Campaign rhetoric, fiscal reality at odds
WASHINGTON – On the presidential campaign trail, Democrat Barack Obama promises to “completely eliminate” income taxes for millions of Americans, from low-income working families to senior citizens who earn less than $50,000 a year.
Republican John McCain vows to double the exemption for dependents and slash the corporate income tax.
To which the folks who monitor the nation’s financial situation can only say: Good luck. Because back in Washington, tax collections are slowing, the budget deficit is rising and the national debt is approaching $10 trillion. Whoever wins the White House this fall, fiscal experts say, is likely to have a tough time enacting expensive initiatives, be they tax cuts or health care reform.
Economists expect the deficit to top $400 billion when the fiscal year ends Sept. 30, rivaling the all-time high of $413 billion in 2004. Meanwhile, Congress recently adopted a spending plan that projects a $340 billion deficit in 2009 – a number likely to grow, lawmakers say, as the cost of the Iraq war rises, the economy weakens and revenue slows.
Against that backdrop, the next president will have to decide what to do with President Bush’s signature tax cuts, which are due to expire at the end of 2010. Obama and McCain have promised to keep at least some of them, but that would increase the deficit by $150 billion a year or more. Preventing the alternative minimum tax, or AMT, from expanding to the middle class would add billions more.
Meanwhile, the first baby boomers started receiving Social Security checks in January. Without major policy changes, Medicare and Medicaid are projected to devour half of all federal spending by 2050. The more immediate problem is the depletion of excess cash in the Social Security trust fund, which has been used for years to cover a portion of the annual budget deficit.
Government economists predict the Social Security surplus will start shrinking in 2011 and dry up completely by the end of the next decade, exposing budget deficits of a magnitude not seen since Bush’s first term.
In a paper titled “Facing the Music: The Fiscal Outlook at the End of the Bush Administration,” University of California at Berkeley economist Alan Auerbach and two co-authors from the Brookings Institution conclude that if spending grows at historic rates, simply keeping the Bush tax cuts and halting the spread of the AMT would drive the budget deficit to $481 billion by the end of the next president’s first term, or 2.7 percent of the economy. Subtract the cash borrowed from Social Security and other retirement funds, and it would be $796 billion, or 4.4 percent of GDP.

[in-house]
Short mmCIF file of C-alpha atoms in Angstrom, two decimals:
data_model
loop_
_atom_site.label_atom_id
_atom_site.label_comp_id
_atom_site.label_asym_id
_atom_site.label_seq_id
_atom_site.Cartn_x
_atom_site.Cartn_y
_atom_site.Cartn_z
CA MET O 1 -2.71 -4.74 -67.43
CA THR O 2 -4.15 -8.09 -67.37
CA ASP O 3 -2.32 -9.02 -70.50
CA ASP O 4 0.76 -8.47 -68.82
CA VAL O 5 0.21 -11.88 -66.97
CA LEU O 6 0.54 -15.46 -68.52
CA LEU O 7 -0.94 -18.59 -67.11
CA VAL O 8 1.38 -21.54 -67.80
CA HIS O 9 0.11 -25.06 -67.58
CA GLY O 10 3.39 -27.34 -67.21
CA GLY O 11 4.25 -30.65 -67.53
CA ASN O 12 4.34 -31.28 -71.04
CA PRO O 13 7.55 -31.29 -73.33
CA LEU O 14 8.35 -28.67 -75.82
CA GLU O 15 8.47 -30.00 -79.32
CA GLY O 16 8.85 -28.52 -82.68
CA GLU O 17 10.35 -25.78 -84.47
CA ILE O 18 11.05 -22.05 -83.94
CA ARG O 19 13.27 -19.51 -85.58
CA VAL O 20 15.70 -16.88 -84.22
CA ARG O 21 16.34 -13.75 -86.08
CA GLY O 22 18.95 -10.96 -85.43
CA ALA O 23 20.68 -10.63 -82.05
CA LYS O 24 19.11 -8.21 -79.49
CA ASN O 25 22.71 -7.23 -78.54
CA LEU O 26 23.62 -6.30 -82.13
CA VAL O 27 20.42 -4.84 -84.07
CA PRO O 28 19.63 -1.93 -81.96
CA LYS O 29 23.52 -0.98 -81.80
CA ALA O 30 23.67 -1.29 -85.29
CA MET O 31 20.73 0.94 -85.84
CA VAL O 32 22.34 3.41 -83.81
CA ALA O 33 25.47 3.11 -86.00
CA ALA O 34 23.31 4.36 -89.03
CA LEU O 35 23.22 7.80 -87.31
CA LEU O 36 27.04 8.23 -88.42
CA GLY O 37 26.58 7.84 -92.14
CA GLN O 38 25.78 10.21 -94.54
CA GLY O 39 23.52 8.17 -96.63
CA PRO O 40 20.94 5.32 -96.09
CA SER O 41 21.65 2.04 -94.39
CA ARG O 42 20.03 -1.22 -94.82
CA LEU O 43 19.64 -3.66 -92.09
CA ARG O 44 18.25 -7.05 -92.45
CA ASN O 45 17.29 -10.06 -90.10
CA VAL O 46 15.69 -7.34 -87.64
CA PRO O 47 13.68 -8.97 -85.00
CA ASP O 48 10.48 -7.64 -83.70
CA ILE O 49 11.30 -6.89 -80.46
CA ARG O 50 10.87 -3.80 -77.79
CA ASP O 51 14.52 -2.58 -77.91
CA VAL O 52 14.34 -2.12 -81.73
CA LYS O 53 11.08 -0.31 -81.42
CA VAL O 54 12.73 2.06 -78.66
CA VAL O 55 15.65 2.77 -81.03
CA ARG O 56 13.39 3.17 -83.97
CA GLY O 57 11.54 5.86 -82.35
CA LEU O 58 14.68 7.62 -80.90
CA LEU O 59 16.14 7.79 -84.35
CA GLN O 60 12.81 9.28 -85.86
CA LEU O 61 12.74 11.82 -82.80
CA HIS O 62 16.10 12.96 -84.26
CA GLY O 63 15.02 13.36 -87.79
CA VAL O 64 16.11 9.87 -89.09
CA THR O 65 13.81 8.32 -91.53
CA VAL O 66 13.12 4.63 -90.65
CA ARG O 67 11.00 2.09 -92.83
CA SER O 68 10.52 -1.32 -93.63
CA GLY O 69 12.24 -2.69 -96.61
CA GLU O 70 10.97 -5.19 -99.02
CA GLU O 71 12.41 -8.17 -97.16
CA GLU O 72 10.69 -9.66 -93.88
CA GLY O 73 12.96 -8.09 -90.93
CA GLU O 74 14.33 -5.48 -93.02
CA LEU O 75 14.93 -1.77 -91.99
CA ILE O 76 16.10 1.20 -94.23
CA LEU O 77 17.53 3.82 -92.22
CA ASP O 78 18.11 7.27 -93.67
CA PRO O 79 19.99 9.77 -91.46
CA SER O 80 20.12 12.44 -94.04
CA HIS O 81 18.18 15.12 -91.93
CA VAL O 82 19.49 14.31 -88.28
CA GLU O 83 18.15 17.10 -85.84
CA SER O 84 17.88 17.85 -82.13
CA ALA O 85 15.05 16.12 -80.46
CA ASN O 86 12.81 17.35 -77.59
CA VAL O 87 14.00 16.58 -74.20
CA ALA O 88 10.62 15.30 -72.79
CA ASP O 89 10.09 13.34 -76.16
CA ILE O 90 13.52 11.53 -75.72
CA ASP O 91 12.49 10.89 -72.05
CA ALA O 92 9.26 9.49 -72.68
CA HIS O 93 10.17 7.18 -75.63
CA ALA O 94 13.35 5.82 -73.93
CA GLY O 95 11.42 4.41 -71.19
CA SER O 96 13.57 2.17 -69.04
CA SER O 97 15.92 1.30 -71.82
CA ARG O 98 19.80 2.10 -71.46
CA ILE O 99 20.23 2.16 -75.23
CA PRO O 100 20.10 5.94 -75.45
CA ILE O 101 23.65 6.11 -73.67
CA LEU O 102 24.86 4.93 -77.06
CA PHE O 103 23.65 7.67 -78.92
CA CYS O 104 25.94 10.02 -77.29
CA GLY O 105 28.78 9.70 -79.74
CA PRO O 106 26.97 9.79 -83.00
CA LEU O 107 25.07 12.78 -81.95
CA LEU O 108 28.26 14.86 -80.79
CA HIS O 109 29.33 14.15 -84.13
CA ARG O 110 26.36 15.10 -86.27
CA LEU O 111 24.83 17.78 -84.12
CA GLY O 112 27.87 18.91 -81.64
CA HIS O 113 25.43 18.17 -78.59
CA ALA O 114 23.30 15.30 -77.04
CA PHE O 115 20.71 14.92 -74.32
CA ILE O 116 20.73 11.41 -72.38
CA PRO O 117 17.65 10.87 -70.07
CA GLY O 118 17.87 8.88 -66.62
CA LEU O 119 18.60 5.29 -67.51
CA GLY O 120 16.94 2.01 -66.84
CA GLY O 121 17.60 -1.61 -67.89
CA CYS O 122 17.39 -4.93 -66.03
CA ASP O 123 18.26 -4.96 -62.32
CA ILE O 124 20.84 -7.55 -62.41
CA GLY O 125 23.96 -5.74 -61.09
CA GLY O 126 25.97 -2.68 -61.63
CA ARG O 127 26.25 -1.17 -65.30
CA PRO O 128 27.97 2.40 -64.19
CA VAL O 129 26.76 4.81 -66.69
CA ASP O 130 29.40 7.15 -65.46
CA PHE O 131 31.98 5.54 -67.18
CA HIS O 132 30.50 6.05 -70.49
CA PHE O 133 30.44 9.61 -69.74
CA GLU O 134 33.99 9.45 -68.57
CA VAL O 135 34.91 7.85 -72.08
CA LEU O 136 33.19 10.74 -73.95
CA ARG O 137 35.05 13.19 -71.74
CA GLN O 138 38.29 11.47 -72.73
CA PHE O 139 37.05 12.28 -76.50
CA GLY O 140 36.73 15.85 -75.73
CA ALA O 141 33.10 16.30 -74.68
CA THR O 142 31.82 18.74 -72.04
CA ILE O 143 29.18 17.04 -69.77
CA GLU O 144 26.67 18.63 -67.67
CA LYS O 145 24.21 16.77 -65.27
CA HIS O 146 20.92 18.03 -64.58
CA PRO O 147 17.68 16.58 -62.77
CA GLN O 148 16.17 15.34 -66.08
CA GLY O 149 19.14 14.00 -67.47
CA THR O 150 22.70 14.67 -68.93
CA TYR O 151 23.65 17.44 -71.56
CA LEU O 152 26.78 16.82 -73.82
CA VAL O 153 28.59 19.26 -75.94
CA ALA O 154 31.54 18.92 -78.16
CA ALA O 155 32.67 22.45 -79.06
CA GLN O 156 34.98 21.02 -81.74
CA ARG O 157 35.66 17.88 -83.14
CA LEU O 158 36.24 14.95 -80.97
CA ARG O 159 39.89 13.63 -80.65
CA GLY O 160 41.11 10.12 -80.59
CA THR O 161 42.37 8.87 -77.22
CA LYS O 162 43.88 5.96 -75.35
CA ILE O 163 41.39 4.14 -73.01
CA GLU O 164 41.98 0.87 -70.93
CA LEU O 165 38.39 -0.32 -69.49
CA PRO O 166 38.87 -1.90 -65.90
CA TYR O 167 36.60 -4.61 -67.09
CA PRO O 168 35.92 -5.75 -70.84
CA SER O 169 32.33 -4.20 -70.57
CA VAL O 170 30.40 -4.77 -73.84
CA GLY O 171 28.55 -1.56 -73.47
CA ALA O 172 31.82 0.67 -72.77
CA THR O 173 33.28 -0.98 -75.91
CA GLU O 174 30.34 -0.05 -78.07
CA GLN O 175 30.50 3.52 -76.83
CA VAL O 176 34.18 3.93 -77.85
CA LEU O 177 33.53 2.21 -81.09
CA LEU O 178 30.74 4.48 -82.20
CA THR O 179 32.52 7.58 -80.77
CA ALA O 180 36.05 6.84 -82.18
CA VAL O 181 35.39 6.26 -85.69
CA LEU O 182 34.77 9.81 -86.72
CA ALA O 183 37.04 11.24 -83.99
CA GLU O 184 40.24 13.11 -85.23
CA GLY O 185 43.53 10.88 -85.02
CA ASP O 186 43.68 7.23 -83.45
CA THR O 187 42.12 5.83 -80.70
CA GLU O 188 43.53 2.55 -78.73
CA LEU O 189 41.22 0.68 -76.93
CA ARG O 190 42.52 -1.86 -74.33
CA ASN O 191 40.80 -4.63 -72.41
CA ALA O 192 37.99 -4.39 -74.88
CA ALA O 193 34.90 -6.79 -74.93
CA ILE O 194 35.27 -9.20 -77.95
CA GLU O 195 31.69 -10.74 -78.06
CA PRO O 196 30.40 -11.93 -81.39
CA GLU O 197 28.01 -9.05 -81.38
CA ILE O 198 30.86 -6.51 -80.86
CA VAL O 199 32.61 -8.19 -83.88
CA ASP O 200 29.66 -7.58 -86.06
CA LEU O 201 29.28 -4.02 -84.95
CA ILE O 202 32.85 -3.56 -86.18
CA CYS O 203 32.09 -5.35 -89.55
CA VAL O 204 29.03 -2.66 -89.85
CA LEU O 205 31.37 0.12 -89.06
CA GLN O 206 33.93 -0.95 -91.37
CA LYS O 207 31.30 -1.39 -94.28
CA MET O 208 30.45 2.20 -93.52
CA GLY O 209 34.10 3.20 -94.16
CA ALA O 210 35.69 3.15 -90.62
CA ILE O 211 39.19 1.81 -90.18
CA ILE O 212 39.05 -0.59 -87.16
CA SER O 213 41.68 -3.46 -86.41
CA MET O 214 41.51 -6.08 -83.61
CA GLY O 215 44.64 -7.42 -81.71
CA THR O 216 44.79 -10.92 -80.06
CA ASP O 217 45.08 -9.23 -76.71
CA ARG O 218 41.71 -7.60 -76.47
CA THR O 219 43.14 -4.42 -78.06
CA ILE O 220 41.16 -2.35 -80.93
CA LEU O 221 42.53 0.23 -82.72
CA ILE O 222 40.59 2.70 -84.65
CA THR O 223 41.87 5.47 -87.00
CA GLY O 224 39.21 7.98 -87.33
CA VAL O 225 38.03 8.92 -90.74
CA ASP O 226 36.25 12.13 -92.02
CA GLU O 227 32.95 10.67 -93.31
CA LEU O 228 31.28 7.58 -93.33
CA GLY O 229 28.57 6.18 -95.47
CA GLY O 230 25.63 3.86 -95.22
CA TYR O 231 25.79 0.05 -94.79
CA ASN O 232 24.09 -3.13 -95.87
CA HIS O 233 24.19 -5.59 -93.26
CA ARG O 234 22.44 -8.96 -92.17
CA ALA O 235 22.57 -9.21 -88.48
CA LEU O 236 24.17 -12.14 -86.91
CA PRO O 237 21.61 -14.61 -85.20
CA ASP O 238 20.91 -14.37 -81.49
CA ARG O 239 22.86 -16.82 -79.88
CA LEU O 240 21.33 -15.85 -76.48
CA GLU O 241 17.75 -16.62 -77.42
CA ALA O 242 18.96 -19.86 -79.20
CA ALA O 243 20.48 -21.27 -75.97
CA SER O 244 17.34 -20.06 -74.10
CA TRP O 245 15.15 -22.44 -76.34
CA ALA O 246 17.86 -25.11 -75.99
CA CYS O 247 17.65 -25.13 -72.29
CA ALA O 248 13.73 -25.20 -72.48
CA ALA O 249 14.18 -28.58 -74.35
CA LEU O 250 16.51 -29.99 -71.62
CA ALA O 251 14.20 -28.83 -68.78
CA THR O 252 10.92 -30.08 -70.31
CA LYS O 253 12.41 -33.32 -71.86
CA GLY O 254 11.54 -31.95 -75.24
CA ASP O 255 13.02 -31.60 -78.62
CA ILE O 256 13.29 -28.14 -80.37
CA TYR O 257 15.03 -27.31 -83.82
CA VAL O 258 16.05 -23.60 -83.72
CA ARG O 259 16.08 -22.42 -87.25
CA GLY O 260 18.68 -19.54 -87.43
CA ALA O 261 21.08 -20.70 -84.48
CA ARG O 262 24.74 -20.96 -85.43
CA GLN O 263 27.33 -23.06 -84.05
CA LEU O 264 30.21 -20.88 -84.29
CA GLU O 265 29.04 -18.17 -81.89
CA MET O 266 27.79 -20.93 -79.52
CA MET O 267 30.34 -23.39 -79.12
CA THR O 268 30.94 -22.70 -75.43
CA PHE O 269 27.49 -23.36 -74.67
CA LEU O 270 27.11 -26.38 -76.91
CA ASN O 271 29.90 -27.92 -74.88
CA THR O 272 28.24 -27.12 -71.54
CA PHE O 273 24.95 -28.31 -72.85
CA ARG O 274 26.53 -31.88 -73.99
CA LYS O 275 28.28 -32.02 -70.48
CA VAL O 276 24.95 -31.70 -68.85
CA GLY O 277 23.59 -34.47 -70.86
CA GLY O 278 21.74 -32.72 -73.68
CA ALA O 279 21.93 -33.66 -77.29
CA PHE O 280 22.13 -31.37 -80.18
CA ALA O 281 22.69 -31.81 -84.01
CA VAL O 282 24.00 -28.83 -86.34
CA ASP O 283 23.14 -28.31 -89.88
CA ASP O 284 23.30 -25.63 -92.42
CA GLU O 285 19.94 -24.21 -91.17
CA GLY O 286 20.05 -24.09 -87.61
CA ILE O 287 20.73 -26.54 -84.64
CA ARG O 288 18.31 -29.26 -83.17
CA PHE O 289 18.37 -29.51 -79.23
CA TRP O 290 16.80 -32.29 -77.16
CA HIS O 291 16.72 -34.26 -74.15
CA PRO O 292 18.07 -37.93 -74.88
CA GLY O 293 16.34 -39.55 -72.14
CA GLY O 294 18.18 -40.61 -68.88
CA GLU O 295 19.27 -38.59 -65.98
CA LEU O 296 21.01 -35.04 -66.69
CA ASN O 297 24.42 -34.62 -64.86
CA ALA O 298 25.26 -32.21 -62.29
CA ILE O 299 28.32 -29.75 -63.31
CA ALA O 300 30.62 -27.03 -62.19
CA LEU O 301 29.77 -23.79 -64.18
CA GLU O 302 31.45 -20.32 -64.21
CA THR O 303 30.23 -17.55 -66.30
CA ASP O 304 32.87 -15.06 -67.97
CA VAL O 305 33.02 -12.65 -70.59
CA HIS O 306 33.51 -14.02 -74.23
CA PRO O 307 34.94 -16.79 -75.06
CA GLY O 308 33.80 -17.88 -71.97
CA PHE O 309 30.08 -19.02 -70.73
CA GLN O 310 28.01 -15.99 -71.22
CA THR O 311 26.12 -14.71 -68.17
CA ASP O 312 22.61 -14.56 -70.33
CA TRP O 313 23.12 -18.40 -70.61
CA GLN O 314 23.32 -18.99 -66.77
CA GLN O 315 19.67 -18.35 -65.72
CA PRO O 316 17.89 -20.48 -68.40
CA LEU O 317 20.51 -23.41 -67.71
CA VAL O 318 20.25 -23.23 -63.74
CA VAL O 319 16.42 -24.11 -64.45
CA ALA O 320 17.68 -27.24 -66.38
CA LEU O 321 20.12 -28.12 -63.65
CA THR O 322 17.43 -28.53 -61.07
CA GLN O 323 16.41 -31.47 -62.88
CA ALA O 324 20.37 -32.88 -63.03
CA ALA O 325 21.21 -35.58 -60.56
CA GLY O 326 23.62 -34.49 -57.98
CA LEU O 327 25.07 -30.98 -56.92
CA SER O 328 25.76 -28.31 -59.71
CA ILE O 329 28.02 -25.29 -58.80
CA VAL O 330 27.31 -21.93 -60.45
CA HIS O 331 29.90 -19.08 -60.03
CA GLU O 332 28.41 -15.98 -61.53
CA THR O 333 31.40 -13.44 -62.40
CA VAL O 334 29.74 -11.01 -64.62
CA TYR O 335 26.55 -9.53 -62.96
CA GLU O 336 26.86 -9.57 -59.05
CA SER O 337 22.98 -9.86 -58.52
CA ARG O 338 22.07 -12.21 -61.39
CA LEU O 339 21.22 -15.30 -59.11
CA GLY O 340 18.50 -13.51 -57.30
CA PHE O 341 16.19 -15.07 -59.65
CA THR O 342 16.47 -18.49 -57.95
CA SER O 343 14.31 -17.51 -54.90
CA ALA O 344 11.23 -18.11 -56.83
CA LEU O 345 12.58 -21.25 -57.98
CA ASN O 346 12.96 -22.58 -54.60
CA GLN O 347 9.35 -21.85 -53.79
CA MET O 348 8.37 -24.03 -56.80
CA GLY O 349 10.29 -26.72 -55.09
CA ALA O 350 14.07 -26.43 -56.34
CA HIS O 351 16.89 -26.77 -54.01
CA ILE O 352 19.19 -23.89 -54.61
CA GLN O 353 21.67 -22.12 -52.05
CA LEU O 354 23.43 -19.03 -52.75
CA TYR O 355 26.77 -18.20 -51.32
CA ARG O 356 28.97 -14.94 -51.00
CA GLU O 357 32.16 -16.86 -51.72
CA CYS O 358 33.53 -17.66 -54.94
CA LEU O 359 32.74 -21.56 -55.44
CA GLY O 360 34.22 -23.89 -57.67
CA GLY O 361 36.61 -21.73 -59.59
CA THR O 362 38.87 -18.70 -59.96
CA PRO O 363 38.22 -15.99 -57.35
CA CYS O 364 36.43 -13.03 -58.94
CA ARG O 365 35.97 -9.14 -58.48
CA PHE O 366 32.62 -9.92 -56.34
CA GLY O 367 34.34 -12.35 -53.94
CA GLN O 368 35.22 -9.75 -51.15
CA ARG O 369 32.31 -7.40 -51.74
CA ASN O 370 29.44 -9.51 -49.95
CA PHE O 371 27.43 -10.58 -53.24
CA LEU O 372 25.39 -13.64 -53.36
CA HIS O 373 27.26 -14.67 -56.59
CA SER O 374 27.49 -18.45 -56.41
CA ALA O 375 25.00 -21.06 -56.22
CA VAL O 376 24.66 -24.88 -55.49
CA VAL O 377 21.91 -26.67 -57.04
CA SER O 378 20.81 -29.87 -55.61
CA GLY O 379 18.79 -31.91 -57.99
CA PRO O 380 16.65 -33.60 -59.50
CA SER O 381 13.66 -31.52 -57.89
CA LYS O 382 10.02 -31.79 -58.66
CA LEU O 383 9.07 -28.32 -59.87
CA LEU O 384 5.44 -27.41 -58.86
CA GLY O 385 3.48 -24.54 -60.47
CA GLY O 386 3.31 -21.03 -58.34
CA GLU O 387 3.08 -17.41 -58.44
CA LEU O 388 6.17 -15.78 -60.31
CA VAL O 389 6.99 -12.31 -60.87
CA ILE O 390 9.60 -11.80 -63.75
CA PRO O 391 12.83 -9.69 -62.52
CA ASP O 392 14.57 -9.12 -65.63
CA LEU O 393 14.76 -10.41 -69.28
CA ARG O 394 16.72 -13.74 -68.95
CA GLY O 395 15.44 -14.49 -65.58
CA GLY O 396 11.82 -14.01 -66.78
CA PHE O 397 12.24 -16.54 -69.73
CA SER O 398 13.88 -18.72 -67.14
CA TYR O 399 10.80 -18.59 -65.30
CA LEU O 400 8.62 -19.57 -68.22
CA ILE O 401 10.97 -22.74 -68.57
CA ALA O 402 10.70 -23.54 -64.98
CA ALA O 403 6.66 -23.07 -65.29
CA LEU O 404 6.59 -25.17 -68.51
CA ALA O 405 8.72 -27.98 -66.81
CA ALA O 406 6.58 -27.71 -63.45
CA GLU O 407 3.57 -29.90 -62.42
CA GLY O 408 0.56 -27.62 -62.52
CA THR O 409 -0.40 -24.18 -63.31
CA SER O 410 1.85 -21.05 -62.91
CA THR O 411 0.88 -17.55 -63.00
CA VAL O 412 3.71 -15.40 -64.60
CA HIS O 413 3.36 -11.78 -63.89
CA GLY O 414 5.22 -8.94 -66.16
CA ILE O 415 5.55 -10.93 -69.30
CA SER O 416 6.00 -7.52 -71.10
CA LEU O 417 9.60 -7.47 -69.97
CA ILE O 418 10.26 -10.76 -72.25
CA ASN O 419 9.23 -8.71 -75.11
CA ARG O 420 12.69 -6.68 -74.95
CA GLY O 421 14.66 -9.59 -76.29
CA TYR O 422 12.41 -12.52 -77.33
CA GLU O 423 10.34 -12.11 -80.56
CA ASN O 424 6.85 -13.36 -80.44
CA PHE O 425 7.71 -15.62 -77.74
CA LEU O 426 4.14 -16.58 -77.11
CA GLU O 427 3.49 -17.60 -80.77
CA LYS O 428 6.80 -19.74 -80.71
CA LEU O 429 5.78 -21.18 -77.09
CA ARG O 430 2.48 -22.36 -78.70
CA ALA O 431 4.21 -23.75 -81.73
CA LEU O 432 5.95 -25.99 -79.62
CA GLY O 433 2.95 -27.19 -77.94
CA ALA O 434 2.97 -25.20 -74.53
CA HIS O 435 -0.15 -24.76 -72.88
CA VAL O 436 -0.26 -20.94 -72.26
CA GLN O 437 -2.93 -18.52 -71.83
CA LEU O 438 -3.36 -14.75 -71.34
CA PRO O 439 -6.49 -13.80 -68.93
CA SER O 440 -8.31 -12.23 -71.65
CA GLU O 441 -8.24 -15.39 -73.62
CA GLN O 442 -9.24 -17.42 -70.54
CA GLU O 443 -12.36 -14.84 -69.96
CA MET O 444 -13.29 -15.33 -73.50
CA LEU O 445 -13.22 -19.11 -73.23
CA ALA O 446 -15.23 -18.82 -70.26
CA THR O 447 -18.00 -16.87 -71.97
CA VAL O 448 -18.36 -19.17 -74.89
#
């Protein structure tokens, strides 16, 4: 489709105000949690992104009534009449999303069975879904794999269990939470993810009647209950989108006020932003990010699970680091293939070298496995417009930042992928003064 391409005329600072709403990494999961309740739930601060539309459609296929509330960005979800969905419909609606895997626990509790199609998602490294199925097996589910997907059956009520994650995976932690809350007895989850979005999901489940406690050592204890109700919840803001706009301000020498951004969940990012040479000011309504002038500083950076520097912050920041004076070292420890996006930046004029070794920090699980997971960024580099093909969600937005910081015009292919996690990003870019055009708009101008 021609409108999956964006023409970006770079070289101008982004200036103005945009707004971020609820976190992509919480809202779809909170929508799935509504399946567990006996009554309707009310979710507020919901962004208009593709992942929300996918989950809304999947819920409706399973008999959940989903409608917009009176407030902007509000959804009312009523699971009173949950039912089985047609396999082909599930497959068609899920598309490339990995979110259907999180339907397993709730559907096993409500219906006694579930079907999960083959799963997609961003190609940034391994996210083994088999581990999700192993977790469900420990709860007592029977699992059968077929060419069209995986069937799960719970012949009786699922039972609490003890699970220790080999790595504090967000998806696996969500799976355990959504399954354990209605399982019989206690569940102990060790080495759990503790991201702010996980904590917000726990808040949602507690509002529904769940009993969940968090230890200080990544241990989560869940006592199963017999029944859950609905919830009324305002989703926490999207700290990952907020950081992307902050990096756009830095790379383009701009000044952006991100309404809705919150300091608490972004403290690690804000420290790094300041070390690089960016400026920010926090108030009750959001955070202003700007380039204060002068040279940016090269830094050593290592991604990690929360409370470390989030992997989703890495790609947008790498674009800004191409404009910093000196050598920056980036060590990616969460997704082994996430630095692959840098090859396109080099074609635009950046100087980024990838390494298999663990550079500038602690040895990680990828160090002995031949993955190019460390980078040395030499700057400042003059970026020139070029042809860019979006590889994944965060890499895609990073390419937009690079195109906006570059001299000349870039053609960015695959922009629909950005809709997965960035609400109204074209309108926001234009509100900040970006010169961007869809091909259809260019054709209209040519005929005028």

“It’s a train wreck,” said Rep. Paul D. Ryan, R-Wis., of the House Budget Committee. “The government is making promises to people right now it knows it can’t keep. And you have some candidates piling more promises on top, which are clearly unfulfillable.”
Former House Budget Committee chairman Leon Panetta, who served as President Clinton’s first budget director, said the financial situation is “much worse” than it was in 1993, when Clinton was forced to abandon promises of a middle-class tax cut before he took office. Instead, Clinton wound up devoting his first State of the Union address to a plan to tame rising deficits with one of the largest tax increases in history.
“It’s worse because there are a huge number of crises out there that are going to confront the new president,” Panetta said, citing costly wars in Iraq and Afghanistan alongside the rising cost of Social Security and Medicare.